Die-hard jazz fans can’t help but think of themselves as experts.

Absolutely, our guests are amazingly knowledgeable and they love to swap stories and opinions. Many, many of them are true experts and all of them have an undying love of the music. Once in a while, though, a guest’s enthusiasm exceeds their judgment. Let me tell you one of my favorite stories. Most of us know that Freddy Cole doesn’t make a big deal out of the fact that he’s Nat King Cole’s brother. He will rarely mention it. I was at the bar with Freddy one night three years ago and a guest comes over and starts to show off his jazz IQ. He had opinions about everything … everybody … it was over my head and I did not know if he was legitimate or not. Then it happened. He leaned over and asked Freddy Cole the following question, I swear: “Are you from a musical family?” I looked at Freddy and said, “your question” and Freddy said coolly, “Yeah, we do have a couple of fairly good singers in my family.”

Are there certain styles of jazz that work better than others?

It’s a standards-based jazz format. Folks who have come on with original compositions and only played original compositions have not been well received. Our guests want to recognize the music they’re hearing. For example, we had violinist Regina Carter and she was a hit. We asked her to come back and her manager Myles Weinstein said, “She’s doing a new show … please go see it.” So I flew up to Chicago to see it and the show was absolutely fantastic [she was performing her African Thread project]. But in no way, shape or form could I bring that on the cruise, because our guests would not like it. Similarly, the second half of that billing was Esperanza Spalding. And she was doing something completely different from what she was originally doing and that too would not have been well received by our guests. They want to hear the music they know and they want it played by terrific people.

What little wrinkles do you like to add over the years?

We created our own all-star big band and they play with our vocalists. They play for dancing. Our guests love to dance. We’ve added a 24/7 passenger jam session room which is fully equipped with all kinds of equipment for them to use. We actually have a professionals come in there once a day for an hour to work with them. We’ve added some fun frills. We have costume parties now. We have many many more meet and greet opportunities for our guests and we do much more “Behind the Music” type of one-on-one Q&A sessions, particularly when we get someone of real stature. Recently, we had Johnny Mandel so there was a wonderful Q&A with him. This year we did it with George Wein. So when we get these icons who represent the history of jazz, we do those interview sessions.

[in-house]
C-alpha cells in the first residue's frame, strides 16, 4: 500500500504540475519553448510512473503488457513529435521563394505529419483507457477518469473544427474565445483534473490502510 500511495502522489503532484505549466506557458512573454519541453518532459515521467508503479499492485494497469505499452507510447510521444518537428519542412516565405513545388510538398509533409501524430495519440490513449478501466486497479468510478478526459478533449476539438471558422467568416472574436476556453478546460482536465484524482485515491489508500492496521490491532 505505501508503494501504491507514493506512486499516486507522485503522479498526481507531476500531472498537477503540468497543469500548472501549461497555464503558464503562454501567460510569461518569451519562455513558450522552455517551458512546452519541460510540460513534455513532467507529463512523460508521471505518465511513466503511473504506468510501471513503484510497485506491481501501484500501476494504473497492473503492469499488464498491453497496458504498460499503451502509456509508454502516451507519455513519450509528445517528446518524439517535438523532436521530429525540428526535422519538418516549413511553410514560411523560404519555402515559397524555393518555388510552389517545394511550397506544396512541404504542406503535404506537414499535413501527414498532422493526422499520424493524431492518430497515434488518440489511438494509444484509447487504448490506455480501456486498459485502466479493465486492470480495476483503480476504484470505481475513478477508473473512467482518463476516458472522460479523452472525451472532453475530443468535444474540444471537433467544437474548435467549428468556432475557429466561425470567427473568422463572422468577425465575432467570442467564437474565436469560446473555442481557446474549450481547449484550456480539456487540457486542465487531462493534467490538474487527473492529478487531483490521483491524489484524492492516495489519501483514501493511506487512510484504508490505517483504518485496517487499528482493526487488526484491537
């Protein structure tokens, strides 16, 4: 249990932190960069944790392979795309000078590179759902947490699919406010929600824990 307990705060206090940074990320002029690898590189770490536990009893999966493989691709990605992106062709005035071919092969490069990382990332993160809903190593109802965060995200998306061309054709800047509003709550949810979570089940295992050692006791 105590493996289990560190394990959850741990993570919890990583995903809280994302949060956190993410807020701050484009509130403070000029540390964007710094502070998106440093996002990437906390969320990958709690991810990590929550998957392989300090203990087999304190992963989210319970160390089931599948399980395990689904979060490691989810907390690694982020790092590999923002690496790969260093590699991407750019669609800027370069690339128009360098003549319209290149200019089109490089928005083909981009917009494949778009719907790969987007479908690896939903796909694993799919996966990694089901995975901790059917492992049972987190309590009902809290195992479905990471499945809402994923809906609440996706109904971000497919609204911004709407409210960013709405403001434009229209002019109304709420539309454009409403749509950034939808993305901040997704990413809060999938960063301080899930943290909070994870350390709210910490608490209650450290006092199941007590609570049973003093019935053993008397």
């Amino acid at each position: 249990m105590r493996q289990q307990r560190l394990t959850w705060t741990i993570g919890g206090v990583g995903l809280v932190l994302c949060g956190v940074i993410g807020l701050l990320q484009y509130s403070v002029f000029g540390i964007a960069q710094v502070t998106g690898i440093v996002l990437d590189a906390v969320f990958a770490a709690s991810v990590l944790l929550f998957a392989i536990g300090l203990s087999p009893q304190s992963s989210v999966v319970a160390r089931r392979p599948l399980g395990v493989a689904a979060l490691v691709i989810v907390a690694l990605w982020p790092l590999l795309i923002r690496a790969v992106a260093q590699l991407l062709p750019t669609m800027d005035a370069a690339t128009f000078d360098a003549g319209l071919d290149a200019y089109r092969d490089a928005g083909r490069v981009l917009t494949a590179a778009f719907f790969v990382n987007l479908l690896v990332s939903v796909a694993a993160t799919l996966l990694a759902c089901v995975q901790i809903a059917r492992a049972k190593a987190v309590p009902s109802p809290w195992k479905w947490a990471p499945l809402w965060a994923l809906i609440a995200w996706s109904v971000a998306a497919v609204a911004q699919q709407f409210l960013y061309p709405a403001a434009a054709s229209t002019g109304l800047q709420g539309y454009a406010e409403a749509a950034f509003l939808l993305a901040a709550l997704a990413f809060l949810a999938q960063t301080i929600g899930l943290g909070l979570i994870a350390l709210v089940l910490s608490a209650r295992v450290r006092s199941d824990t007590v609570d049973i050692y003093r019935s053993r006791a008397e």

We’ve also added our Jazz Cruise Hall of Fame and we have a very special night where we honor two or three people and we induct them into the Hall of Fame and we actually talk about their music. This year we honored Freddy Cole and posthumously James Moody and we had James’ lovely wife Linda on the ship to accept for him and those were lovely tributes.

Who will you honor in 2012?

We don’t know yet. We honored [JT’s founder] Ira Sabin one year. When my mother who started doing this ten years ago, there were a couple of people who pitched in and now that we’re a very successful business we’re not going to turn our backs on people who were there in the beginning. Those people who took a shot on us, I have all of the love and admiration in the world for them.

Looking back what has been your most memorable performance or event?

The first one that comes to mind was a couple of years ago we were celebrating my mother’s 80th birthday and for whatever reason, we asked Freddy Cole to sing to her in front of everybody. He sang “Unforgettable” and it was memorable because it’s something he just doesn’t do. I framed a very nice picture of this and it’s in her office and it is her prized possession.

The other personal thing I love is every time our big band starts to play. To me, there is no comparable music in any other genre. And I just love watching the big bands play. For me, every cruise that I’ve ever done, it’s when that first show hits that is so special, because you’ve got everybody on the ship; you’ve got the equipment; you put everything up and all this is done all on the same day. And BOOM, the music is playing and all the guests are having a great time. That means everything in the world to me and it was the most compelling moment for me.